Canadian researchers made a groundbreaking discovery that would forever discredit the myth that marijuana causes brain damage. What they found was an opposite effect. That is, THC – the main chemical in marijuana and the reason why users get ‘high’ – can actually cause new brain cells to grow.
“Most ‘drugs of abuse’ suppress neurogenesis. Only marijuana promotes neurogenesis.”Still, THC is not the only chemical found in marijuana and, eight years later, a team from Brazil is giving marijuana users more reason to celebrate. Their study, published in the July issue of The International Journal of Neuropsychopharmacology, shows that cannabidiol (CBD) can help your brain grow too.
Looking to investigate the effects of CBD on anxiety and depression in rodents, the researchers went to the source – a part of the brain called the hippocampus. The hippocampus regulates emotion and cognitive function and is also the only area of the adult brain that can grow.
CBD to have beneficial effects on anxiety and depression, the new study is the first to explain why.
What the scientists found was that CBD, just like THC, also causes brain cells in the hippocampus to grow. This, they say, could explain why previous studies identified CBD as an effective treatment for mood disorders.
“Our results indicate that chronic CBD administration, by promoting neurogenesis, favours a similar anxiolytic response in stressed mice.”Likewise, other studies have linked depression, anxiety and stress – and even problems with learning and memory – to a lack of adult neurogenesis. Although this can be brought on by frequent substance use (expect for marijuana), neurogenesis also slows down naturally as you age.
But now there is hope, says the team from Brazil. A new understanding of how the brain reacts to CBD, along with other compounds in marijuana, “opens the door for their use to manage psychiatric symptoms in disorders such as ageing, stress and neuroinﬂammation.”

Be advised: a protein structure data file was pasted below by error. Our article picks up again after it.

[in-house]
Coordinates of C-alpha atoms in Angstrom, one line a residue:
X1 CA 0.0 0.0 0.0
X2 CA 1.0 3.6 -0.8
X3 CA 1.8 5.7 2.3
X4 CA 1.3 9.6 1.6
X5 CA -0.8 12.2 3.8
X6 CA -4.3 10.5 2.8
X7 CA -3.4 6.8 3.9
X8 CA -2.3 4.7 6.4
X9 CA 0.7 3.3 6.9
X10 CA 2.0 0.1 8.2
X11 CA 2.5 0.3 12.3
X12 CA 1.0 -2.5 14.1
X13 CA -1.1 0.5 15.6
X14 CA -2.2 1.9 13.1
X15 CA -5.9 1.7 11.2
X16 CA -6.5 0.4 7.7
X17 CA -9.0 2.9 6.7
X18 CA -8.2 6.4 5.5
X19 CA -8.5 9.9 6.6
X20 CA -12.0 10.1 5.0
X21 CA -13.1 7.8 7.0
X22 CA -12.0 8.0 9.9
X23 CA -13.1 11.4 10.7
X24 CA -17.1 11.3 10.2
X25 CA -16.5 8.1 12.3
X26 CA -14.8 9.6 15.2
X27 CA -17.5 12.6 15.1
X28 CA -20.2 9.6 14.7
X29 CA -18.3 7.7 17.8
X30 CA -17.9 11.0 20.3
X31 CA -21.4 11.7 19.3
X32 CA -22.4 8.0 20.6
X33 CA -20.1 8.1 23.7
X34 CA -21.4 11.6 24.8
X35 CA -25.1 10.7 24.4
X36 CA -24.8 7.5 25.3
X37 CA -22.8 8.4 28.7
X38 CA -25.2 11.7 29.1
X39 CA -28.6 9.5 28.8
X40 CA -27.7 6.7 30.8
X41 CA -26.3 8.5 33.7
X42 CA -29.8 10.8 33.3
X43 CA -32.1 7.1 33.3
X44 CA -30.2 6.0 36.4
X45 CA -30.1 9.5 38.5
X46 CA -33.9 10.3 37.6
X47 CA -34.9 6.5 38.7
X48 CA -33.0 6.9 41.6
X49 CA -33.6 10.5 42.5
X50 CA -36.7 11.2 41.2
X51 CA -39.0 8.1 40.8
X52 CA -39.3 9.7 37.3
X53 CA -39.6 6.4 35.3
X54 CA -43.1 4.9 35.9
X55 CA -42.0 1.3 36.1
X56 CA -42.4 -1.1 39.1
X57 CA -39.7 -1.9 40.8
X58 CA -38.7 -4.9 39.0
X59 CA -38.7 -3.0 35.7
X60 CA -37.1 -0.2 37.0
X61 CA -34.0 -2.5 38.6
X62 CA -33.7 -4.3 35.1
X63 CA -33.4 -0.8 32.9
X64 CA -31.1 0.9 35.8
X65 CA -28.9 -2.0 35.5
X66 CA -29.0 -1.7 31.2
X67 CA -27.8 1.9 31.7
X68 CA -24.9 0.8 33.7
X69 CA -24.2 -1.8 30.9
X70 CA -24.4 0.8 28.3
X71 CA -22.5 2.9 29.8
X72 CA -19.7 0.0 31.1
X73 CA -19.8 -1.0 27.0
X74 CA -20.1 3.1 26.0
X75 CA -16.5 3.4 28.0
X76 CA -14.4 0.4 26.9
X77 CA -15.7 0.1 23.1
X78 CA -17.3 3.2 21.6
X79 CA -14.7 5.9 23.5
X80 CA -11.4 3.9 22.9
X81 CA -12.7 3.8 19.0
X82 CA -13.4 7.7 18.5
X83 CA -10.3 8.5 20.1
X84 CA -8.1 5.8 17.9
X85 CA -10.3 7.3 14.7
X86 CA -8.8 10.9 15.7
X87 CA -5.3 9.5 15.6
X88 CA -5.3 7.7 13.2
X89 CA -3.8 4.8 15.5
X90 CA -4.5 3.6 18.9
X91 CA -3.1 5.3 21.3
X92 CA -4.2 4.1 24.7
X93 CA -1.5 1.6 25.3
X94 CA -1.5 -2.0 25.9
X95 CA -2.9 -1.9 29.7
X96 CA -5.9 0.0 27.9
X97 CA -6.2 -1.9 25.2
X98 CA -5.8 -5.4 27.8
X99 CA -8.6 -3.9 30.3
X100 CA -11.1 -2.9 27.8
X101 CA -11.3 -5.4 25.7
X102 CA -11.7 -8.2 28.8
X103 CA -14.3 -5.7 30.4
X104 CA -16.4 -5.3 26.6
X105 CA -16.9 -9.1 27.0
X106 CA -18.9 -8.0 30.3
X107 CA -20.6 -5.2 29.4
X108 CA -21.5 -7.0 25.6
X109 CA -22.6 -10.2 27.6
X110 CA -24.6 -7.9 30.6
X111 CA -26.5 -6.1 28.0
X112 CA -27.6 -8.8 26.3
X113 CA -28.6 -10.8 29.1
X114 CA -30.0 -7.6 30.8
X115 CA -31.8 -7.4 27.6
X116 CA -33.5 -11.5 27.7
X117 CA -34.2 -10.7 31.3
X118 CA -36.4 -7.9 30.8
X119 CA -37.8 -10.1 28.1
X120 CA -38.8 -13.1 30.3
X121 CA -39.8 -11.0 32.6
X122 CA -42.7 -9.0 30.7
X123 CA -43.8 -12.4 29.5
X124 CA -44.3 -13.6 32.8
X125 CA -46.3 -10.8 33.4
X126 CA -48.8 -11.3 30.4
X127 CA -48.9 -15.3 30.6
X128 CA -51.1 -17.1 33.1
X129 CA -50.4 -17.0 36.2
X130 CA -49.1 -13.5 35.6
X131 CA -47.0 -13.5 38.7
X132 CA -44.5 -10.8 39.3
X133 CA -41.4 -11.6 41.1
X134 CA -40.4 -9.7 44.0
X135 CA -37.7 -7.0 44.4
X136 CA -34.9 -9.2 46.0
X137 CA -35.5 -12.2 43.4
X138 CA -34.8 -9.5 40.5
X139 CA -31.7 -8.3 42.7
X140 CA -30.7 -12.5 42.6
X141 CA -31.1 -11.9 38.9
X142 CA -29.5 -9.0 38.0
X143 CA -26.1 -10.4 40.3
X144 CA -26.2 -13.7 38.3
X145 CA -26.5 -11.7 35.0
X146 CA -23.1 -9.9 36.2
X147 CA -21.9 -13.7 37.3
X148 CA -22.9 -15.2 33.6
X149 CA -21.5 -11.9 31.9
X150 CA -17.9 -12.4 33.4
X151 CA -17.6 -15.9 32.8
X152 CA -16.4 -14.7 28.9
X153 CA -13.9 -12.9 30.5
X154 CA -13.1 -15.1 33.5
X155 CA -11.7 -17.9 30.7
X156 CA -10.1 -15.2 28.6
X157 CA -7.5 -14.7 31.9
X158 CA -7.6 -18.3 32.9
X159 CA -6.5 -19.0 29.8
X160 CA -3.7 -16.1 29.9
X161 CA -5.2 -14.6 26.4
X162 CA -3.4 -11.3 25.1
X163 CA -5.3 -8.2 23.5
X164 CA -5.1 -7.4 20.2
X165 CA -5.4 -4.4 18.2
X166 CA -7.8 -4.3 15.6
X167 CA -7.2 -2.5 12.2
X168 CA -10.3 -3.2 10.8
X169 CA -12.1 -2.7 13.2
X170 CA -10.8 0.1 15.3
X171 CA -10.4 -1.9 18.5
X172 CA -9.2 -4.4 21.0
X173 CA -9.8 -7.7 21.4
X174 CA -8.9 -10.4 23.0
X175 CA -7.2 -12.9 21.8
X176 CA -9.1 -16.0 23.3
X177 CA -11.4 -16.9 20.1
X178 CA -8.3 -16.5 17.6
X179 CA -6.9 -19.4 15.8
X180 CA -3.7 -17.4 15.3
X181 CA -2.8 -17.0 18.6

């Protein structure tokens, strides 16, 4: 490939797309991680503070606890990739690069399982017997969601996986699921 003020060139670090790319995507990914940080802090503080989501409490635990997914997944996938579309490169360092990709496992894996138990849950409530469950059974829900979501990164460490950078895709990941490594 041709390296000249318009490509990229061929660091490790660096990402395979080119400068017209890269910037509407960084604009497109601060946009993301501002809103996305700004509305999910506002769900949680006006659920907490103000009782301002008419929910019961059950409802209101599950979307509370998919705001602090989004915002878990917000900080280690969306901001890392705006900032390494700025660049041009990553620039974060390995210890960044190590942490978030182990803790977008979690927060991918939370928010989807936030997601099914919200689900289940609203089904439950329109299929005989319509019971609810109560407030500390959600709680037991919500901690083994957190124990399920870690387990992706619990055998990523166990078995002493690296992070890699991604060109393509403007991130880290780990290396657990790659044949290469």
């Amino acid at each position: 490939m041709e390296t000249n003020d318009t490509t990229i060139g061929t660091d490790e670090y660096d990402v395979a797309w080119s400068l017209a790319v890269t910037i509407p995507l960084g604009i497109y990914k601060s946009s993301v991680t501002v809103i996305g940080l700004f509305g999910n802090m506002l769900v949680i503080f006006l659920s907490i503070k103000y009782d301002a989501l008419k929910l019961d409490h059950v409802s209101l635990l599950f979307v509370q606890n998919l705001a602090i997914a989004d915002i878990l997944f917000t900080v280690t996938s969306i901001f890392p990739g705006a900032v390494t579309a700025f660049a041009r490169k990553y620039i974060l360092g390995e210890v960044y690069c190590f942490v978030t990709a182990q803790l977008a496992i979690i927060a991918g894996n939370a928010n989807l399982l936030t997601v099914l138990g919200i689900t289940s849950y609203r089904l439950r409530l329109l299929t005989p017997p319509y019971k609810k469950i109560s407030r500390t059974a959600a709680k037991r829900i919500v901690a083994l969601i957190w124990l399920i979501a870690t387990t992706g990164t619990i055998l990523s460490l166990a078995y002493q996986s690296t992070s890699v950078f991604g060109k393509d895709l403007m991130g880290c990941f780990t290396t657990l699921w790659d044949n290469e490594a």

The study was led by Ismael Galve-Roperh of the Centro de Investigacion Biomedica en Red sobre Enfermedades Neurodegenerativas (CIBERNED), Instituto de Universitario de Investigacion en Neuroquımica (IUIN) and Instituto Ramon y Cajal de Investigacion Sanitaria (IRYCIS)
COGNATIVE EFFECTS & Cannabis studies completedMarihuana and Memory: Acquisition or Retrieval?
Neuropsychological effects of marijuana
Cerebellar activity and disturbed time sense after THC
Cannabis use and cognitive decline in persons under 65 years of age
Current and former marijuana use: preliminary findings of a longitudinal study of effects on IQ in young adults
Heavy cannabis use without long-term effect on global intelligence
Marijuana does not dent IQ permanently
Non-acute (residual) neurocognitive effects of cannabis use: a meta-analytic study
Differential Effects of THC or CBD-rich Cannabis Extracts on Working Memory in Rats
Neurocognitive performance during acute THC intoxication in heavy and occasional cannabis users
Marijuana Effects On Human Forgetting Functions
Review: executive functioning and cannabis use
Is moderate substance use associated with altered executive functioning in a population-based sample of young adults
Influence of cannabis use trajectories, grade repetition and family background on the school-dropout rate at the age of 17 years in France
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